September 7, 2016 will be remembered as one of the happiest and one of the saddest days of my life. My mom had a big heart attack at 6 in the morning. I rushed to the hospital and my sister soon followed. I knew the minute I saw her that she would not be leaving the hospital. We called our brother, husbands, and children. The doctor advised us that anyone who wanted to see mom should make it a point to get to the hospital.
Within hours my husband and #2 son arrived at the hospital. Our brother lives 2000 miles away and was able to secure a flight to get him to California by early evening. My sister's youngest son and his family were able to visit for a few hours.
After my son, the paramedic, saw his Nani, he called his brothers and told them they should get to the hospital now. My other two local boys left work early and got to the hospital in the afternoon. Later that afternoon, my nephew was able to FaceTime my mom and have a very interactive conversation.
Dear friends, both nurses, came to see mom. They were a comfort and even told us what to tell the nurses to do for her. My sister's husband arrived in the evening.
Throughout the afternoon and evening mom went from near unconsciousness, to animated conversations. She never understood what had happened to her nor really knew where she was, but yet at some times, she was so lucid, that she seemed like her normal self.
She suffered a second heart attack just before eight that evening. We asked her to hold on, that Rick (my brother) was on his way.
Mom never woke up long enough to have a conversation after that. She seemed to be very uncomfortable and was in pain.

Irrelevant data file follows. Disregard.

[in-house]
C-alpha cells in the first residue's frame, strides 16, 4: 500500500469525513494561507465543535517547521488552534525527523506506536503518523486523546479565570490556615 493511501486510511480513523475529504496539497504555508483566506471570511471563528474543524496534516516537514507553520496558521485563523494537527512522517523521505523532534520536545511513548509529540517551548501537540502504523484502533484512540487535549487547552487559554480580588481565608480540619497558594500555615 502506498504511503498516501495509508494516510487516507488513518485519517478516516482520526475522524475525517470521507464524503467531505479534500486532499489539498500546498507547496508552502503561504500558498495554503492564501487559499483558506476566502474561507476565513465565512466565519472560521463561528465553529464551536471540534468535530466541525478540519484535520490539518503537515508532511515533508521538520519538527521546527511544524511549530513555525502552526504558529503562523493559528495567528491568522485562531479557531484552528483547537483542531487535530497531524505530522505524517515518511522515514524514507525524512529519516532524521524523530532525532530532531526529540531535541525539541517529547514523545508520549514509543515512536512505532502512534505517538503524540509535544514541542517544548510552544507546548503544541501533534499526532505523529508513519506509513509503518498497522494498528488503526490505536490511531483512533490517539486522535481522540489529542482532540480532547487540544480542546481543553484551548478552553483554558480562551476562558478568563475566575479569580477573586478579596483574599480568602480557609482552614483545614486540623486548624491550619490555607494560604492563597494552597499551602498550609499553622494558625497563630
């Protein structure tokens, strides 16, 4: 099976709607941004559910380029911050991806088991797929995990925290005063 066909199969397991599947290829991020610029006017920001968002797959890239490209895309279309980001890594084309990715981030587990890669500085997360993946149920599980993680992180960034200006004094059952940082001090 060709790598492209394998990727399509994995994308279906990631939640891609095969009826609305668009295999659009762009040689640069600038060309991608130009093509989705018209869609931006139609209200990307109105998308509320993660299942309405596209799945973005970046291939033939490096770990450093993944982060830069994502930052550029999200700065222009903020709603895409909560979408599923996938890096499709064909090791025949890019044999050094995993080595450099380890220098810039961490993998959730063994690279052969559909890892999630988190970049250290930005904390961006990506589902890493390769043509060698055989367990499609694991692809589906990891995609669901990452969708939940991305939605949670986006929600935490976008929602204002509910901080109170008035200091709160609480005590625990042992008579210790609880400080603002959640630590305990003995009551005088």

She died at 11:47 that evening.
Some might be asking what was so good about the day your mom dies?
The fact that almost everyone of her grandchildren was able to get to the hospital to say goodbye, was a blessing.
At one point there were 21 family members in her room.
The hospital staff kept complimenting us on our family and how obvious our love was for our beloved mom and Nani.
Mom was able to FaceTime with Nick in Philadelphia.
My brother's kids were in constant contact all day long. Thank goodness for cell phones.
We each took turns mopping her brow or applying a cold compress to her head.
She had last rights by a priest.
We laughed as a family.
We cried as a family.
We prayed as a family when Brent gave her a beautiful blessing.
She didn't suffer nor linger.
No one wanted to leave, but the younger grandkids were getting very tired.
As everyone trickled out of the hospital, saying their final goodbyes, my brother, daughter-in-law and I were the last ones left in her room. Originally I was going to spend the night in the hospital room, but since Rick was the last to get there, he wanted to stay. Molly and I agreed we would stay until midnight. My mom got really agitated and was in a lot of pain around ten pm. I told the nurse she needed more pain meds. She offered to give her morphine and I agreed it would be best. I knew it would help mom to relax enough to die. I knew there was no hope.
At 11:15 pm. I told Molly we should leave. I felt like my mom was holding on because I was there. We said our final goodbyes. I held on to her so tight. I really knew it would be my last time to hug her. Sure enough, before we even got home my brother called to say she had taken her last breath.
The saddest day.
My brother and son went home the next day only to come back a week later for the memorial mass and celebration of life. Two of Rick's kids(and his daughter-in-law) were able to drive in from Albuquerque.
|My sister, brother and I|
We had 80 family and friends gather in church to celebrate my mom's life. Each of the children, grandchildren and great-grandchildren had a part in the mass.
Beautiful flowers were received from family and friends. These are just a few of the gorgeous arrangements that arrived in church. There were many more that were sent to our homes.
Friends and family members traveled as far as 800 miles to attend the memorial service. But, I think my mom would have been most thrilled to know we kept the "Fun" in Funeral (my son used this phrase in his words of remembrance speech). See all those smiling faces in the photo below? That's 19 family members that left the reception to go to my granddaughter's first high school volleyball home game.
My family of virtual friends has been a tremendous support. I have received hundreds of emails, texts, cards and messages on Facebook and Instagram. Each one means so much. Thanks for reading and allowing me to get a bit of closure to mom's last day.